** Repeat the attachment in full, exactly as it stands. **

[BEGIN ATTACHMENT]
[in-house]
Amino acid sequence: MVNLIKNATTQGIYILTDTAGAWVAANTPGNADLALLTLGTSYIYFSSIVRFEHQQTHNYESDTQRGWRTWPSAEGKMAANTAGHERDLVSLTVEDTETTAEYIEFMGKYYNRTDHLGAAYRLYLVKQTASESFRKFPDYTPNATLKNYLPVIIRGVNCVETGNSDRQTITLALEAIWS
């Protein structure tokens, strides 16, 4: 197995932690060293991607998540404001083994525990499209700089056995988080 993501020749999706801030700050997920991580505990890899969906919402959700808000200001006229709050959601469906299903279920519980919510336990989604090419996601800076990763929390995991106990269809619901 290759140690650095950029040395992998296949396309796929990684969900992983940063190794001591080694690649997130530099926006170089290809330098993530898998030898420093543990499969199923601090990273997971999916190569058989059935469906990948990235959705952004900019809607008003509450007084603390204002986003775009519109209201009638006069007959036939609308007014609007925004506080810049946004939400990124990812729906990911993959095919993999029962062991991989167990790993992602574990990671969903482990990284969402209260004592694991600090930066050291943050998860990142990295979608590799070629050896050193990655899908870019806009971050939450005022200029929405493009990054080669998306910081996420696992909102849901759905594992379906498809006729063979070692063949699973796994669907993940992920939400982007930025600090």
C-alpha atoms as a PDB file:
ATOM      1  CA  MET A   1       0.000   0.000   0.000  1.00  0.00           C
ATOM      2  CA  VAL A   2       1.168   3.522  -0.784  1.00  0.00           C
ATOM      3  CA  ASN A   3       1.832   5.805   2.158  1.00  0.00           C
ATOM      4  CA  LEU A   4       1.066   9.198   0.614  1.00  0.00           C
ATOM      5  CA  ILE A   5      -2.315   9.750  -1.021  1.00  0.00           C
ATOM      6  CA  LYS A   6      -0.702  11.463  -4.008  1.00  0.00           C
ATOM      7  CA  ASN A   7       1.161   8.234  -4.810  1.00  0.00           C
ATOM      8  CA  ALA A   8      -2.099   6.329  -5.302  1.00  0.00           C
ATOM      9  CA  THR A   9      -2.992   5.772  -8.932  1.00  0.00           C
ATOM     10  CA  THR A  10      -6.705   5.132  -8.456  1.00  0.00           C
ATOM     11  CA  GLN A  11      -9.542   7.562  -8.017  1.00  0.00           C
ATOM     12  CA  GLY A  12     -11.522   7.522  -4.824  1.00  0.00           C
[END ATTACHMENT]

[in-house]
Amino acid sequence: MVNLIKNATTQGIYILTDTAGAWVAANTPGNADLALLTLGTSYIYFSSIVRFEHQQTHNYESDTQRGWRTWPSAEGKMAANTAGHERDLVSLTVEDTETTAEYIEFMGKYYNRTDHLGAAYRLYLVKQTASESFRKFPDYTPNATLKNYLPVIIRGVNCVETGNSDRQTITLALEAIWS
């Protein structure tokens, strides 16, 4: 197995932690060293991607998540404001083994525990499209700089056995988080 993501020749999706801030700050997920991580505990890899969906919402959700808000200001006229709050959601469906299903279920519980919510336990989604090419996601800076990763929390995991106990269809619901 290759140690650095950029040395992998296949396309796929990684969900992983940063190794001591080694690649997130530099926006170089290809330098993530898998030898420093543990499969199923601090990273997971999916190569058989059935469906990948990235959705952004900019809607008003509450007084603390204002986003775009519109209201009638006069007959036939609308007014609007925004506080810049946004939400990124990812729906990911993959095919993999029962062991991989167990790993992602574990990671969903482990990284969402209260004592694991600090930066050291943050998860990142990295979608590799070629050896050193990655899908870019806009971050939450005022200029929405493009990054080669998306910081996420696992909102849901759905594992379906498809006729063979070692063949699973796994669907993940992920939400982007930025600090």
C-alpha atoms as a PDB file:
ATOM      1  CA  MET A   1       0.000   0.000   0.000  1.00  0.00           C
ATOM      2  CA  VAL A   2       1.168   3.522  -0.784  1.00  0.00           C
ATOM      3  CA  ASN A   3       1.832   5.805   2.158  1.00  0.00           C
ATOM      4  CA  LEU A   4       1.066   9.198   0.614  1.00  0.00           C
ATOM      5  CA  ILE A   5      -2.315   9.750  -1.021  1.00  0.00           C
ATOM      6  CA  LYS A   6      -0.702  11.463  -4.008  1.00  0.00           C
ATOM      7  CA  ASN A   7       1.161   8.234  -4.810  1.00  0.00           C
ATOM      8  CA  ALA A   8      -2.099   6.329  -5.302  1.00  0.00           C
ATOM      9  CA  THR A   9      -2.992   5.772  -8.932  1.00  0.00           C
ATOM     10  CA  THR A  10      -6.705   5.132  -8.456  1.00  0.00           C
ATOM     11  CA  GLN A  11      -9.542   7.562  -8.017  1.00  0.00           C
ATOM     12  CA  GLY A  12     -11.522   7.522  -4.824  1.00  0.00           C